May that Brahman protect me. May that Brahman protect the teacher.May It protect me. May It protec the teacher.

Aum. Peace. Peace. Peace.

sanno mitras sam varunah | sanno bhavatvaryama | sanna indro bruhaspatih| sanno vishnuh urukramah| namo brahmane| namaste vaayo| tvameva pratyaksham brahmaasi| tvameva pratyaksham brahma vadishyaami| ritam vadishyaami| satyam vadishyaami|

tanmaamavatu | tat vaktaaramavatu| avatu maam| avatu vaktaaram||

Aum  Santih Santih Santih ||

At the conclusion of the class, the student recites the prayer again with one important change. In the beginning prayer, the student says “I worship”, “May you protect” etc. In the conlcuding prayer, given below, the student says, “I worshipped”, “You protected” etc . The beginning prayer is worship. The concluding prayer is a statement that the prayer has been fulfilled.

May Mitra, the effulgence in my outgoing-breath and of the day protect us. May Varuna, the effulgence in my incoming-breath and of the night [protect us. May Aryaman, the effulgence in the sun and in vision protect us. May Indra, the effulgence in strength and in hands protect us. May Bruhaspati, the effulgence in speech and in wisdom protect us. May Vishnu, the all pervasive effulgence protect us. I worship Brahman, the effulgence in expansiveness. I worship Vaayu, the effulgence in the wind. You are verily the cognizable form of Brahman. I worshipped you as Brahman itselfI worshipped you as ritam, the operating principle of the universe. I worshipped you as satyam, Truth.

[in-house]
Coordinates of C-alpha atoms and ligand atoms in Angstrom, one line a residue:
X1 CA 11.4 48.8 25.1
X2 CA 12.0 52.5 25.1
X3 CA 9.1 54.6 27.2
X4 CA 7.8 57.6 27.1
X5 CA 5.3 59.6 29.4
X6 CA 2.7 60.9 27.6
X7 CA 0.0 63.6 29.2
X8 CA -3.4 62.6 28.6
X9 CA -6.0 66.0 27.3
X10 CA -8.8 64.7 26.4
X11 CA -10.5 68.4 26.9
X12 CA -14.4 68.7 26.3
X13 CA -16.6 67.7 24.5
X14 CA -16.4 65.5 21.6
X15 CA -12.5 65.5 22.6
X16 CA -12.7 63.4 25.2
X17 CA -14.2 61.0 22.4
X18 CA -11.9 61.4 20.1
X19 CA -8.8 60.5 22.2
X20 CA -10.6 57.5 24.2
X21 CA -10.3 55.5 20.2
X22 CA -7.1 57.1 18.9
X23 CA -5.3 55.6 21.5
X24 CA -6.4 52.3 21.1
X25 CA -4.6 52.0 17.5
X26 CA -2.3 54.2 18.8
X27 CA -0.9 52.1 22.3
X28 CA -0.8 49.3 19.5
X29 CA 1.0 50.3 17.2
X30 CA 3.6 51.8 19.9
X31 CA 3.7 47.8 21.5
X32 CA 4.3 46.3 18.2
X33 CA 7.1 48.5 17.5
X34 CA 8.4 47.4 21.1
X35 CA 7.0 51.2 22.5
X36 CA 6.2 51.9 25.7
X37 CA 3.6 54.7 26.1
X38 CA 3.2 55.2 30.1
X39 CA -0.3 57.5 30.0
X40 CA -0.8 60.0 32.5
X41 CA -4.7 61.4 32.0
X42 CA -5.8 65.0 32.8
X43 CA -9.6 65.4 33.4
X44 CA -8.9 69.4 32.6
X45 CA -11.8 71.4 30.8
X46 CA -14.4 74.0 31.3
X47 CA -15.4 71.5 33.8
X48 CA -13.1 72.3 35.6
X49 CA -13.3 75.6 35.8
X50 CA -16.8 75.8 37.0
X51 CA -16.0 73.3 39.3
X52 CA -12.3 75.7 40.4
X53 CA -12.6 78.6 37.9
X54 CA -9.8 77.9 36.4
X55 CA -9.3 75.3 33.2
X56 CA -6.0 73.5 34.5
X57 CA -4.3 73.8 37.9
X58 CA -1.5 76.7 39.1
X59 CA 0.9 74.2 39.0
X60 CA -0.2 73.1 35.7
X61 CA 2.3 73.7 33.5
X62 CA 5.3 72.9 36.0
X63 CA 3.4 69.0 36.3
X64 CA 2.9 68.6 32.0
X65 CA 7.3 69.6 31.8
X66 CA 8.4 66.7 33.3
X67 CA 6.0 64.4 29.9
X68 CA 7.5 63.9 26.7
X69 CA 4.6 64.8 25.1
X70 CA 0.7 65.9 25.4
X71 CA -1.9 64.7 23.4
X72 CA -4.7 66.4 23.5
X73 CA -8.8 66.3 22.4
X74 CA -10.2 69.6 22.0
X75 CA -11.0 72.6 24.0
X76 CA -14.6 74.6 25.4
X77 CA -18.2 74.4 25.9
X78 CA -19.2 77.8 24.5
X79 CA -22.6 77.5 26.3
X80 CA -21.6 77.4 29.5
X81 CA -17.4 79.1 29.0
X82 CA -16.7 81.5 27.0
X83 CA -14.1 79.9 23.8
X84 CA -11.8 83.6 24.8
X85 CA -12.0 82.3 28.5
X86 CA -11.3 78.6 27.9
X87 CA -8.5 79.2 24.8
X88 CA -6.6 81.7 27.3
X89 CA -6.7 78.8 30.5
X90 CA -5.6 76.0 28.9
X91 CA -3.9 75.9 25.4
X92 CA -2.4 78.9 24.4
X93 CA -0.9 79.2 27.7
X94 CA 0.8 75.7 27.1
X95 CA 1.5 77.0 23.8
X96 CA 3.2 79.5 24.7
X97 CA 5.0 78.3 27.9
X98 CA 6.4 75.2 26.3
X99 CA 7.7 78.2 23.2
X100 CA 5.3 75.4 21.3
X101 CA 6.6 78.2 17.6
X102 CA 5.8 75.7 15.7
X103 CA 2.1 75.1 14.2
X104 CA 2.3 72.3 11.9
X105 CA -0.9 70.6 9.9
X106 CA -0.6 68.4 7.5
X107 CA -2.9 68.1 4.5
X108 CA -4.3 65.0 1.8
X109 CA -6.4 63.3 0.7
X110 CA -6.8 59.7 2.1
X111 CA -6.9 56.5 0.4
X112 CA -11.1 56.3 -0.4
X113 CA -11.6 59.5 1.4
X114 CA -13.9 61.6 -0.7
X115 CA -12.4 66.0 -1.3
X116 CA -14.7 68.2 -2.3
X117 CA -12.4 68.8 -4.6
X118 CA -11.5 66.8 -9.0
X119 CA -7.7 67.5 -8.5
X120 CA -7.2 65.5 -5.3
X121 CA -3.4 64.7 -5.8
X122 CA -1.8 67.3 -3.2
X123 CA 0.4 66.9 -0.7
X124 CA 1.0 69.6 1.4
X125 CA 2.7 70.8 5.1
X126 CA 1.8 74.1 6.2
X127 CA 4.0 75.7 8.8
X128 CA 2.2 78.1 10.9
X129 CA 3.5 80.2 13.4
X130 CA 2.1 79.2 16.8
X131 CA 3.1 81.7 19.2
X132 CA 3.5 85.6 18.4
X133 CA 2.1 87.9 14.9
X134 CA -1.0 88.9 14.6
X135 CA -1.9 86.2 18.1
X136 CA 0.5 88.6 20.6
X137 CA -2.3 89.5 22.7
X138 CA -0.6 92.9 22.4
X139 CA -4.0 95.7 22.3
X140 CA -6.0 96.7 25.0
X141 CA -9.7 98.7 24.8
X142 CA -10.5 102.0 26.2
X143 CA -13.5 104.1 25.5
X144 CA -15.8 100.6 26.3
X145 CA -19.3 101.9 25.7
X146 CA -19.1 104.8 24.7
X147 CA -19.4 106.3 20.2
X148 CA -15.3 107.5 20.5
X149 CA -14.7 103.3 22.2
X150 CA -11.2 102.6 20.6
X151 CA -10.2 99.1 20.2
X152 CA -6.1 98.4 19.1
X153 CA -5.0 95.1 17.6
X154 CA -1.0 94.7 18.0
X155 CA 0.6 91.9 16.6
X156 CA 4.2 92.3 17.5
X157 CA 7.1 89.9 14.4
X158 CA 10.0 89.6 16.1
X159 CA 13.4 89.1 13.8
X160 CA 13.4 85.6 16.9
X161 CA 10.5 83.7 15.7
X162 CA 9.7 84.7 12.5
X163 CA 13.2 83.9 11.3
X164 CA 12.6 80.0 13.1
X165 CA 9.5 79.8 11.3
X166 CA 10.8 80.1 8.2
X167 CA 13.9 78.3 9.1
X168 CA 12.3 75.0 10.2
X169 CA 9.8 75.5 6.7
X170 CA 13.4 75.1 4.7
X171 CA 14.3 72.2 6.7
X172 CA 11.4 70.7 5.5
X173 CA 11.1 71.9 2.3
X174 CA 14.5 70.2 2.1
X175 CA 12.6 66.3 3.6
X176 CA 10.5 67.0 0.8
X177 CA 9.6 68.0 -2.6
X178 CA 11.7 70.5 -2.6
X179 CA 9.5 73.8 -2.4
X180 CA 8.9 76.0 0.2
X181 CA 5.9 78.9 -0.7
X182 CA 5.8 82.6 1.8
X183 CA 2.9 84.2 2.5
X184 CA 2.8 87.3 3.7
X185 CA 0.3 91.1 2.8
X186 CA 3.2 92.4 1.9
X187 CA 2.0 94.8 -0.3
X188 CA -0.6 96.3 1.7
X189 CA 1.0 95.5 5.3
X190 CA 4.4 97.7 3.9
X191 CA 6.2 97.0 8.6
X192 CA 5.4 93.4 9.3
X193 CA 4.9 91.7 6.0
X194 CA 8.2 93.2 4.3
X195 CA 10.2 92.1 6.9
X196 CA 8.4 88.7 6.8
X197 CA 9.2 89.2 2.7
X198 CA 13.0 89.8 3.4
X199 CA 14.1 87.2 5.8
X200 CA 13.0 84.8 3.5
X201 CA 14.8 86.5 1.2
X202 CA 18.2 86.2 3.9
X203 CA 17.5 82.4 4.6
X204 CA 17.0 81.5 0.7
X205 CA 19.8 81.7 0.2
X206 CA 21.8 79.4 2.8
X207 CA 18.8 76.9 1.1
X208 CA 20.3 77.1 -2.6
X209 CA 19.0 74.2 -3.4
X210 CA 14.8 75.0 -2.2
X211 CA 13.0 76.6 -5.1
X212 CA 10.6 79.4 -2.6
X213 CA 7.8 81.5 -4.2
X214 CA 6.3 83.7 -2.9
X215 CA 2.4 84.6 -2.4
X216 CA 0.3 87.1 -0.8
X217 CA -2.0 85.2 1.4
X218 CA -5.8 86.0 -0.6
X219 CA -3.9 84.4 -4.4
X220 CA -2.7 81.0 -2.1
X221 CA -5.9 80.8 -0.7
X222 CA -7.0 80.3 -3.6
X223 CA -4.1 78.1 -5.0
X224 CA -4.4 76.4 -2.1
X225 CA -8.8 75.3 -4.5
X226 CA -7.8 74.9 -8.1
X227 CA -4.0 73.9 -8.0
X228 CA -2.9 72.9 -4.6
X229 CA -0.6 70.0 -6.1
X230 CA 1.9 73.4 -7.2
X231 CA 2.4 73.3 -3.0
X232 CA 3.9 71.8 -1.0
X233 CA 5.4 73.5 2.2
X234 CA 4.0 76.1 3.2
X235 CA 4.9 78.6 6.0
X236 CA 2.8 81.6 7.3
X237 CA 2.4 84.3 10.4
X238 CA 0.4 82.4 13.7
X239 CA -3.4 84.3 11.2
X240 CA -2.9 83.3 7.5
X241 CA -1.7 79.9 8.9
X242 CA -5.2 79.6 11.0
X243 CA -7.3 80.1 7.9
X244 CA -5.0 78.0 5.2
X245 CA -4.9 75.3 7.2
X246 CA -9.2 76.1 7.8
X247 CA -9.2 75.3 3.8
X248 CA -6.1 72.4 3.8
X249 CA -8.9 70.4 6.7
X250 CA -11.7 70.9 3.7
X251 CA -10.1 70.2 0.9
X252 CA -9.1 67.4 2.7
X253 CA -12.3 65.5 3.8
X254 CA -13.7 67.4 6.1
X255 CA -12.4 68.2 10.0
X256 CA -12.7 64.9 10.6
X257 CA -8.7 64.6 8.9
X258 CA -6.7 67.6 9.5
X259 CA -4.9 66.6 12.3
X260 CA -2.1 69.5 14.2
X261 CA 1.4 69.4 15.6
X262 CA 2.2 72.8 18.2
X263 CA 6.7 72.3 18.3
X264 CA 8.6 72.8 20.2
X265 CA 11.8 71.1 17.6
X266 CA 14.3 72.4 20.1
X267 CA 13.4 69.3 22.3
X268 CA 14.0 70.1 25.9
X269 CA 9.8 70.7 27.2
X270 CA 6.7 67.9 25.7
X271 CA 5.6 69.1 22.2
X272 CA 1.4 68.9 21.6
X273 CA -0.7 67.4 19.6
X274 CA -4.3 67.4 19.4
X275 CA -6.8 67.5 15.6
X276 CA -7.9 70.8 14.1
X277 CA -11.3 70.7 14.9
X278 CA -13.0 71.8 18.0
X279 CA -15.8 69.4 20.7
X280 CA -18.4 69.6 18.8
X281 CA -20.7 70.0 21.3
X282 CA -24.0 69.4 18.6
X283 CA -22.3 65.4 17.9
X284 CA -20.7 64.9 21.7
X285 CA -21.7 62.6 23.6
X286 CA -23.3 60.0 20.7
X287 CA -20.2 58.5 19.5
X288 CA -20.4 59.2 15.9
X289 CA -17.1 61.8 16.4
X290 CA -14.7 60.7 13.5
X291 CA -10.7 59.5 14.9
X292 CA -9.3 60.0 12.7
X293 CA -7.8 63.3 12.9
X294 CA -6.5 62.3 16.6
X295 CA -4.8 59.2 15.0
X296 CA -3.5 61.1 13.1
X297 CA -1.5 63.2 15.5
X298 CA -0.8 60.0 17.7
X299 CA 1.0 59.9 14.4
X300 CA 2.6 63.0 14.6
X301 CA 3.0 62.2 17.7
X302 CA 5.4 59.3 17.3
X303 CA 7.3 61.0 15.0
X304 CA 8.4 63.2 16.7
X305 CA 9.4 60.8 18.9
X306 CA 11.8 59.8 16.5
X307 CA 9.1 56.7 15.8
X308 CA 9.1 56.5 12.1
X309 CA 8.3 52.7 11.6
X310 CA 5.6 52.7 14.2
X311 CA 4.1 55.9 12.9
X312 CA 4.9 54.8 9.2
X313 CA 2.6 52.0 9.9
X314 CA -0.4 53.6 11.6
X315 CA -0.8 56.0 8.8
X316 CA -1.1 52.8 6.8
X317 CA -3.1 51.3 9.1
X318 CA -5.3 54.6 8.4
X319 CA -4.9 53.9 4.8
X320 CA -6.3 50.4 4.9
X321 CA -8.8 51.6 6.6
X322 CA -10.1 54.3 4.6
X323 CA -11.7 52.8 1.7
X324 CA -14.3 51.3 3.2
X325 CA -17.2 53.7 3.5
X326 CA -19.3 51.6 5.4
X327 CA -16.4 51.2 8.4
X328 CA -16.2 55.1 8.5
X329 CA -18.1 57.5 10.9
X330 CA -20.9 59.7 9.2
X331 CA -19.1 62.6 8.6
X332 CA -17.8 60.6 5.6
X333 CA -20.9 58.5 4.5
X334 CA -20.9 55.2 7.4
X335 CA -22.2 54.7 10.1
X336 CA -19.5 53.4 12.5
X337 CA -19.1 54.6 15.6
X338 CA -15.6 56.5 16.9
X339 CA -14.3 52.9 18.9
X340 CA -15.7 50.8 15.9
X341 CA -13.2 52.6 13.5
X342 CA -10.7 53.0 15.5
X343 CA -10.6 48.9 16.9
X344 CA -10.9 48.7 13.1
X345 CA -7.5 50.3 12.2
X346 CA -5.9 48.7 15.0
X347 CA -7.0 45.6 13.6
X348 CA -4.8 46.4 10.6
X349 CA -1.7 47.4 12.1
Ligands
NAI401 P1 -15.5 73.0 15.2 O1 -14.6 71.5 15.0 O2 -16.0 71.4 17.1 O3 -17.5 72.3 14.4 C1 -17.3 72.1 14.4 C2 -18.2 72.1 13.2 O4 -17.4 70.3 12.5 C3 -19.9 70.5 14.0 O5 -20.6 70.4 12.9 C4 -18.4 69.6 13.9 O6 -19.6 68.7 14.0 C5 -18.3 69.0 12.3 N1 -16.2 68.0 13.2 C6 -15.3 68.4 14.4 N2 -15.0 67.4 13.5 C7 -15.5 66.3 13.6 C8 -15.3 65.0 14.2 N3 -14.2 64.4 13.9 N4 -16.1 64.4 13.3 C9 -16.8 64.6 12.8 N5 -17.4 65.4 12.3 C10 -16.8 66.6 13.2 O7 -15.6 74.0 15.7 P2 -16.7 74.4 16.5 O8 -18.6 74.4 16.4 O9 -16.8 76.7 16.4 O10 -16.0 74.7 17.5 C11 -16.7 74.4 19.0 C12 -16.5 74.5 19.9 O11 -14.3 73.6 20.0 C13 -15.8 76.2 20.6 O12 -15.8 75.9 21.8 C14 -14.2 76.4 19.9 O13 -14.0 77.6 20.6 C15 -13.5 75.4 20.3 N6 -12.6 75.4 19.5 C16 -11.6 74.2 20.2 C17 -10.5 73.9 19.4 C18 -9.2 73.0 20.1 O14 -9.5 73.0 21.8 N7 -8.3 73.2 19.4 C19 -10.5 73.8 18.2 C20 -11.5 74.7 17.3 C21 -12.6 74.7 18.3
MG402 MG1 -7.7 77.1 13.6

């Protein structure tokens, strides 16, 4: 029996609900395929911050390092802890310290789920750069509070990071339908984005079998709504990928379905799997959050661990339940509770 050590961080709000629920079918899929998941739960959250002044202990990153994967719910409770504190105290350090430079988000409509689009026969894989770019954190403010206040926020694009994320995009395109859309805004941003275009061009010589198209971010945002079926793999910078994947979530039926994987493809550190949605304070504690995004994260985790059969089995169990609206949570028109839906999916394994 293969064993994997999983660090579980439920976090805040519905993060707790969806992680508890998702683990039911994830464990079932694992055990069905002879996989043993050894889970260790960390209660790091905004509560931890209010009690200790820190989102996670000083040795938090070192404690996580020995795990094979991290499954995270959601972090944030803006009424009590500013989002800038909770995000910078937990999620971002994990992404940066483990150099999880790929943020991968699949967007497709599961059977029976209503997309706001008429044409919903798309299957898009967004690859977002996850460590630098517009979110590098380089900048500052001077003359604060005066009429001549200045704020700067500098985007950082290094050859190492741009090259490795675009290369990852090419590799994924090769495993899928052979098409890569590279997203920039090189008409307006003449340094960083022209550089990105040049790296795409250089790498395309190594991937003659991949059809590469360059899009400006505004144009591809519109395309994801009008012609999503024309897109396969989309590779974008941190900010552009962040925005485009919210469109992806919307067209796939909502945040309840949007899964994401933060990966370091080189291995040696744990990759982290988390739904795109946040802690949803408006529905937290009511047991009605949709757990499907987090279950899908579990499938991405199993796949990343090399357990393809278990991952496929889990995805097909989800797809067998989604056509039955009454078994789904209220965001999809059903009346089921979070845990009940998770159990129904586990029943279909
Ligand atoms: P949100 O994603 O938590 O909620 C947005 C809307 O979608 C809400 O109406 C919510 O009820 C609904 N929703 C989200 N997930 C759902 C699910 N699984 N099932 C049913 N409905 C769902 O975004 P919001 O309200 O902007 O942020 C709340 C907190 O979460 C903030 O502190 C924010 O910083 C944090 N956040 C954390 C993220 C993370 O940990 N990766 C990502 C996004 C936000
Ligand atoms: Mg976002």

That Brahman protected me. That Brahman protected the teacher. It protected me. It protected the teacher.

Aum. Peace. Peace. Peace.

sanno mitrassam varunah | sanno bhavatvaryama | sanna indro bruhaspatih| sanno vishnuh urukramah| namo brahmane| namaste vaayo| tvameva pratyaksham brahmaasi| tvaameva pratyaksham brahmaavaadisham| ritamavaadisham| satyamavaadisham|

tanmaamaaveet | tat vaktaaramaaeet| aaveenmaam| aaveetvaktaaram||

Aum  Santih Santih Santih ||

You can listen to this prayer here.

These two vedic prayers could make the learning process a cinch for students today. Regardless of academic level, language, culture, subject of study, IQ, attentiveness or other parameters, these prayers will benefit students when they recite it wih sincerity and humility.

These two prayers  open the doors of vinayam and sraddha in the student’s mind. This allows the knowledge within to shine. Very much like my house getting lit with sunshine the moment I open the door of my house.

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2 thoughts on “A student’s prayer

  1. Sairam mama,
    I have heard the vedic prayer before but never paid attention or realized there were differences in the starting and ending versions and am very happy to now learn the context and the meaning of this shloka. Thank you for recording and sharing the two vedic prayers for the benefit of all of us 🙂
    We have been taught prayers on Goddess Saraswathi and Lord Hayagreeva for studies, So, if a student asks which one to recite when, what should we say?

    Liked by 2 people

  2. Namaskaram amma, Please see Bhagavad Gita 9.26,27 . Bhaktyaa prayachchati – with devotion. Yat karoshi tat kurushva mat arpanam – whatever you do, offer that to Me. Either prayer, all prayers are ok. The only thing that is important is the bhavam, the devotion or love for God with which we say pray.

    Like